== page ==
Historic houses

Campbell House Museum: Originally the home of successful fur trader Robert Campbell and his family, Campbell House has been restored to its late 1880s glory. The historic building, open to visitors since 1943, is full of decorative art and family history works, including period clothing, furniture and paintings. 1508 Locust Street

Chatillon – DeMenil House: This Greek Revival-style mansion, which once housed the founding families and pioneers of St. Louis, is now a beautifully preserved space that gives visitors the chance to take a peek at magnificent furnishings while learning about old French Saint-Louis, the fur trade, the Universal Exhibition and other exciting turning points in the history of the house and the city that surrounds it. 3352 Pl. Déménil

Field House Museum: The first historic house museum in St. Louis, the Field House Museum opened in December 1936 to preserve the story of Eugene Field, “the children’s poet” and his father, Roswell Martin Field, Dred Scott’s lawyer when he sued for his family’s freedom in 1853. 634 Broadway Street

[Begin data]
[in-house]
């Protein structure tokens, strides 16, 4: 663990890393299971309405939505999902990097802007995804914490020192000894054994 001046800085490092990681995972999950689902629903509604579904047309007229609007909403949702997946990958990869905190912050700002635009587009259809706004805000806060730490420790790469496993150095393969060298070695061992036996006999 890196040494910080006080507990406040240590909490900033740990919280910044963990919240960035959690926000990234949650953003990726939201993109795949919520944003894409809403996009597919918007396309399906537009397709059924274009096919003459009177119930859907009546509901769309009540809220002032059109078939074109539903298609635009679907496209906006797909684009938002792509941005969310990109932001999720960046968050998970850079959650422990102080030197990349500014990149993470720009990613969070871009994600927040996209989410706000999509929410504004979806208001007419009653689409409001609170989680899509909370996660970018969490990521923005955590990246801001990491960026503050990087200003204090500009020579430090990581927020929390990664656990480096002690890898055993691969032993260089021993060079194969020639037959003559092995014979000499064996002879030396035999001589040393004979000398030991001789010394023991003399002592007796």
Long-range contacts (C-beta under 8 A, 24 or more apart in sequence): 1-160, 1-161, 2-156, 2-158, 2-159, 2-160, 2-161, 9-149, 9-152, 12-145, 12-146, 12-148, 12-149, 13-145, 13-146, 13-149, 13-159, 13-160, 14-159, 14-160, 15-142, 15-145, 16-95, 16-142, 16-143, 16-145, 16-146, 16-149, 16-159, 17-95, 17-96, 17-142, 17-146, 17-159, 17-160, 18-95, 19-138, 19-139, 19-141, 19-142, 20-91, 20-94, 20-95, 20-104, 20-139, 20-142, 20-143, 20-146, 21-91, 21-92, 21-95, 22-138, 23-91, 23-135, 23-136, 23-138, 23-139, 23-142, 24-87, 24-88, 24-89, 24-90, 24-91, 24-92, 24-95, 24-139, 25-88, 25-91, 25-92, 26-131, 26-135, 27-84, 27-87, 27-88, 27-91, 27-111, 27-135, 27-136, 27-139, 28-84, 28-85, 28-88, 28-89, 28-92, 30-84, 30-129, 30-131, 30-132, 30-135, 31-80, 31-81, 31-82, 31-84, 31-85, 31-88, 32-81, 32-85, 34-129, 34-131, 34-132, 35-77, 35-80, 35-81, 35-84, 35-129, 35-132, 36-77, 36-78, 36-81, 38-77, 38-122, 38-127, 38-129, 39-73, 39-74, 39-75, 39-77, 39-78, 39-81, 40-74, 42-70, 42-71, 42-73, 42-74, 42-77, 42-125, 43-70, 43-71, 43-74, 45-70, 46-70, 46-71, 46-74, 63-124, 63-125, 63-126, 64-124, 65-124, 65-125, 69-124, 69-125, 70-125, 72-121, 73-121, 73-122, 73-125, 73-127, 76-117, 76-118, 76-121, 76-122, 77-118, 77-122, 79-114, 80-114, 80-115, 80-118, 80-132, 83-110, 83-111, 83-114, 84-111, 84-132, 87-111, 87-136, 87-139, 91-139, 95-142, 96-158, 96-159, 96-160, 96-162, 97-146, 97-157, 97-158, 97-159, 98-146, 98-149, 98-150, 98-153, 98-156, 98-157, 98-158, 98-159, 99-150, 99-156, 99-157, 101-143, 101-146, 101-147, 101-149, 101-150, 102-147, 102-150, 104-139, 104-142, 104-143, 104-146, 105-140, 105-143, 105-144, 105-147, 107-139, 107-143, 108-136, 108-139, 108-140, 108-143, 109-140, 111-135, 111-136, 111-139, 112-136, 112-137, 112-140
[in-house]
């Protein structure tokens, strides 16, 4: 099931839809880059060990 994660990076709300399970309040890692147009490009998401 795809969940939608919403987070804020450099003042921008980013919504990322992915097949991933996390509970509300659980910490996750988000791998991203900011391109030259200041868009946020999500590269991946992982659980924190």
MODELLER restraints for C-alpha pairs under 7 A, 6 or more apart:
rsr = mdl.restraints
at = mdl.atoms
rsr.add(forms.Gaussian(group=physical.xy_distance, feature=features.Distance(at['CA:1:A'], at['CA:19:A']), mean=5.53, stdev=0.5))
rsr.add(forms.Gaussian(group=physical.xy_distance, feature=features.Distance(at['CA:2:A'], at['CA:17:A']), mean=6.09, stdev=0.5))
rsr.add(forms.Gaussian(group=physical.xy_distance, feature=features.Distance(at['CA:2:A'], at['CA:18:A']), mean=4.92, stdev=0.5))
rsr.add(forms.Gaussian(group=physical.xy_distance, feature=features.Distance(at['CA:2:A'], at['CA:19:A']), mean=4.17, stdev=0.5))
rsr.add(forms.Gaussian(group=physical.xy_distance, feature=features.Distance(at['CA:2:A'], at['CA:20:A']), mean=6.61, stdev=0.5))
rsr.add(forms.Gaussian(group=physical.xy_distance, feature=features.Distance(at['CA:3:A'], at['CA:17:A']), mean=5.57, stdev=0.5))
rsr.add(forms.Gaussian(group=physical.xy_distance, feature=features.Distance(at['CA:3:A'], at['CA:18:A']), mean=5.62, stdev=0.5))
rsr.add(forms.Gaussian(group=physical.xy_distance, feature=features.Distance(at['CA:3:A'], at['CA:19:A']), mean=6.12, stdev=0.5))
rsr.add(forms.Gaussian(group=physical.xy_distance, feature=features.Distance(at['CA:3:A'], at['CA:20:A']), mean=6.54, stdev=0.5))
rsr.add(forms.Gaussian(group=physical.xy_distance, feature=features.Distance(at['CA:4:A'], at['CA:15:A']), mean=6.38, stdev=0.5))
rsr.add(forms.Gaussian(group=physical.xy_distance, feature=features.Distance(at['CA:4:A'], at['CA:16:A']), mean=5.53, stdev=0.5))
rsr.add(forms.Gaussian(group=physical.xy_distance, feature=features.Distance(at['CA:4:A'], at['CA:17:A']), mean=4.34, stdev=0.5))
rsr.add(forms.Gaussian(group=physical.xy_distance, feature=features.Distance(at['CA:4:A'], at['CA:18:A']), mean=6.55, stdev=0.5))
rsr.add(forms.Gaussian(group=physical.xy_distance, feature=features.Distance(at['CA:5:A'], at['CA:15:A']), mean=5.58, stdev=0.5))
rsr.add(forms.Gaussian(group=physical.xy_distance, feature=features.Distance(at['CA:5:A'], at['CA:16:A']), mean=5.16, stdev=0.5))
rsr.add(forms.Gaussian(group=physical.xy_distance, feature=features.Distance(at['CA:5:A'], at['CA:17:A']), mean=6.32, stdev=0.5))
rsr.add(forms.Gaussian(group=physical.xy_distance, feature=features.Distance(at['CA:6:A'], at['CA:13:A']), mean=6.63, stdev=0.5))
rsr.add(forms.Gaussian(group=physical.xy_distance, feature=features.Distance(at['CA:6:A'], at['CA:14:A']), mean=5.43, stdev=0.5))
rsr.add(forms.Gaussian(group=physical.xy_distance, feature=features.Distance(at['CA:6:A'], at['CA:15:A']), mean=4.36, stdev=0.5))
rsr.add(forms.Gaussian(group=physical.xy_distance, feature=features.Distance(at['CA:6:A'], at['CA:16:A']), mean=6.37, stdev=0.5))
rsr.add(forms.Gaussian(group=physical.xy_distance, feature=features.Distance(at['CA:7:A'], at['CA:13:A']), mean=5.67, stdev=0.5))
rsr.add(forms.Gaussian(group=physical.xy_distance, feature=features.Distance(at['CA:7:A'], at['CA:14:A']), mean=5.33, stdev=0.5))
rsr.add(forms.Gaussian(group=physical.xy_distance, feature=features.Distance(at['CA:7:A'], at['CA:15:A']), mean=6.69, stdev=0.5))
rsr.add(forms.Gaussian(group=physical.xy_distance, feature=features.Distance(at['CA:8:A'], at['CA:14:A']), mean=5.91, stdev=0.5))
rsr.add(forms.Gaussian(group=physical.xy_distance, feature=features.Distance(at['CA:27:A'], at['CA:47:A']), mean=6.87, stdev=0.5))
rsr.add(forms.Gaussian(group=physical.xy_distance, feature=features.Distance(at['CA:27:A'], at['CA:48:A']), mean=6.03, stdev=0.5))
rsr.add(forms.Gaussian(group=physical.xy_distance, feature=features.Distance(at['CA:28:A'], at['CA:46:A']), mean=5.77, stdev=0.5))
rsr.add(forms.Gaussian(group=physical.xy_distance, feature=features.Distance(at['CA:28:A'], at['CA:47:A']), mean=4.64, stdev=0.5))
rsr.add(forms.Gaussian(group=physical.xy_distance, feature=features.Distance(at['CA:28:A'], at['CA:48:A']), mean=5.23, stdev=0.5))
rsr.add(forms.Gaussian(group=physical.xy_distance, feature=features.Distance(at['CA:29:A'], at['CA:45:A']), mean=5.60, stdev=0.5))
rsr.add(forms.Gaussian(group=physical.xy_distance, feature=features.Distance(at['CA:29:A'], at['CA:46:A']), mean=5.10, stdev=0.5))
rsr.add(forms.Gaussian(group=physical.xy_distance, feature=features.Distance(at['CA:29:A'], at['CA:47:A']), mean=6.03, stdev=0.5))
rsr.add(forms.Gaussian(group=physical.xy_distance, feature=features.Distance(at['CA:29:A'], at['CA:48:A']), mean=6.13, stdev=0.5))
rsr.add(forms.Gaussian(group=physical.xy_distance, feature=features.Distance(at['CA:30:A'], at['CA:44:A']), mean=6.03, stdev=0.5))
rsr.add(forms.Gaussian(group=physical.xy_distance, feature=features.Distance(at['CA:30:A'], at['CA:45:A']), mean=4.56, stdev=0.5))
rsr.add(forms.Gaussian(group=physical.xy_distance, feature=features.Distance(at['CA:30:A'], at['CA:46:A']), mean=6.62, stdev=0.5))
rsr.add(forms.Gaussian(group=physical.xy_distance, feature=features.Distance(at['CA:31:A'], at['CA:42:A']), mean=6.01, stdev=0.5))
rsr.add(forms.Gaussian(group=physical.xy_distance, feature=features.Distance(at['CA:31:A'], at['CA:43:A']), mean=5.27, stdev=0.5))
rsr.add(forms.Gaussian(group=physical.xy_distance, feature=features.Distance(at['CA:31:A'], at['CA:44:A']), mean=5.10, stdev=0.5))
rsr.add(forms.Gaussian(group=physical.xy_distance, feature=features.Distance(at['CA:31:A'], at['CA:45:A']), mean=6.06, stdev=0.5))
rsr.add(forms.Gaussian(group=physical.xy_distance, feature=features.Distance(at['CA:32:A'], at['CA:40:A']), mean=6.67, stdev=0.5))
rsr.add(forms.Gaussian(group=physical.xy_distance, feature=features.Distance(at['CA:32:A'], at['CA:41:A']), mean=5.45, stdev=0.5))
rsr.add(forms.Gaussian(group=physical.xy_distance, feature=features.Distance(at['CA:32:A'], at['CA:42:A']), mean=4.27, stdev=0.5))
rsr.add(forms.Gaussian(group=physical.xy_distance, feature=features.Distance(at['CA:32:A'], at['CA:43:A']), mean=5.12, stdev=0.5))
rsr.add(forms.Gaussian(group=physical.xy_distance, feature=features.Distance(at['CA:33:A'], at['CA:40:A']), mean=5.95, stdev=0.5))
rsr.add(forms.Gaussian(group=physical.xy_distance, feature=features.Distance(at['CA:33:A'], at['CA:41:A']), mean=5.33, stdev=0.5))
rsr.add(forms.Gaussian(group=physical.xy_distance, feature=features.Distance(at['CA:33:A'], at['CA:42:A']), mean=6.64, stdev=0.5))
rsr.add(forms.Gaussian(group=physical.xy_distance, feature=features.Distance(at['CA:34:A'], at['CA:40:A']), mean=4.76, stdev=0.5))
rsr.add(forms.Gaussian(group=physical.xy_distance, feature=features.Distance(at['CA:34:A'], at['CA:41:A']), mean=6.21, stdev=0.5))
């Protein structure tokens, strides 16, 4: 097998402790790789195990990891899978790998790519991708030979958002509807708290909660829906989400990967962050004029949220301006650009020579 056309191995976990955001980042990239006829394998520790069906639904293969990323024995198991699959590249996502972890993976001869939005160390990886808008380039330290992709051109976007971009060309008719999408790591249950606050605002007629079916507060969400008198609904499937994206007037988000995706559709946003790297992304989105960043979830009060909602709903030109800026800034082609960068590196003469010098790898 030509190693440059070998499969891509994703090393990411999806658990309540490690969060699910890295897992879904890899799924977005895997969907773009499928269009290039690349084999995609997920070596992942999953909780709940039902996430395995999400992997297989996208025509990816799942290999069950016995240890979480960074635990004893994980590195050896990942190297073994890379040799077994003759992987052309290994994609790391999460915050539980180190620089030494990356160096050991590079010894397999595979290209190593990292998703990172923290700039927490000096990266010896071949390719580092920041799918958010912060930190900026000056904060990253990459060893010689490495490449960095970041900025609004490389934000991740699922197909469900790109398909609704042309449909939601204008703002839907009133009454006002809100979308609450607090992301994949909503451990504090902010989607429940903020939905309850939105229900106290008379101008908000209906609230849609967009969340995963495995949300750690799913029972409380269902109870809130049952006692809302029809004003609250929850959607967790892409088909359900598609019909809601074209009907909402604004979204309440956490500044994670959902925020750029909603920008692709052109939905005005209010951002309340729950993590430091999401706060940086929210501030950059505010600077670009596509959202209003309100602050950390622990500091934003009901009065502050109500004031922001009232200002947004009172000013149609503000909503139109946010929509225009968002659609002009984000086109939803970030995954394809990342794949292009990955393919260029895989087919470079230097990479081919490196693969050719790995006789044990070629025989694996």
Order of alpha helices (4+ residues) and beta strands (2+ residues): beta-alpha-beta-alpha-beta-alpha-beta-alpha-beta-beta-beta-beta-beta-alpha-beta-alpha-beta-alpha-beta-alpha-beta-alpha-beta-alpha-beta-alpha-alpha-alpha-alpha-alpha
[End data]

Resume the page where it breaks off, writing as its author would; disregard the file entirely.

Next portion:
Samuel Cupples House: Located on the campus of St. Louis University, this late 1880s house originally belonged to Samuel Cupples. Today it is home to art galleries featuring fine and decorative arts, including the Eleanor Turshin Glass Collection. The McNamee Gallery also features exhibitions by SLU students and professors and guest artists. 3673 West, boul.

Scott Joplin House State Historic Site: Exhibits of the life and times of the great ragtime great Scott Joplins can be found in his former apartment on Delmar Boulevard, which he rented from 1901 to 1903. Visitors can enjoy the sounds of the king of ragtime on an authentic mechanical piano while touring the house. 2658, boulevard Delmar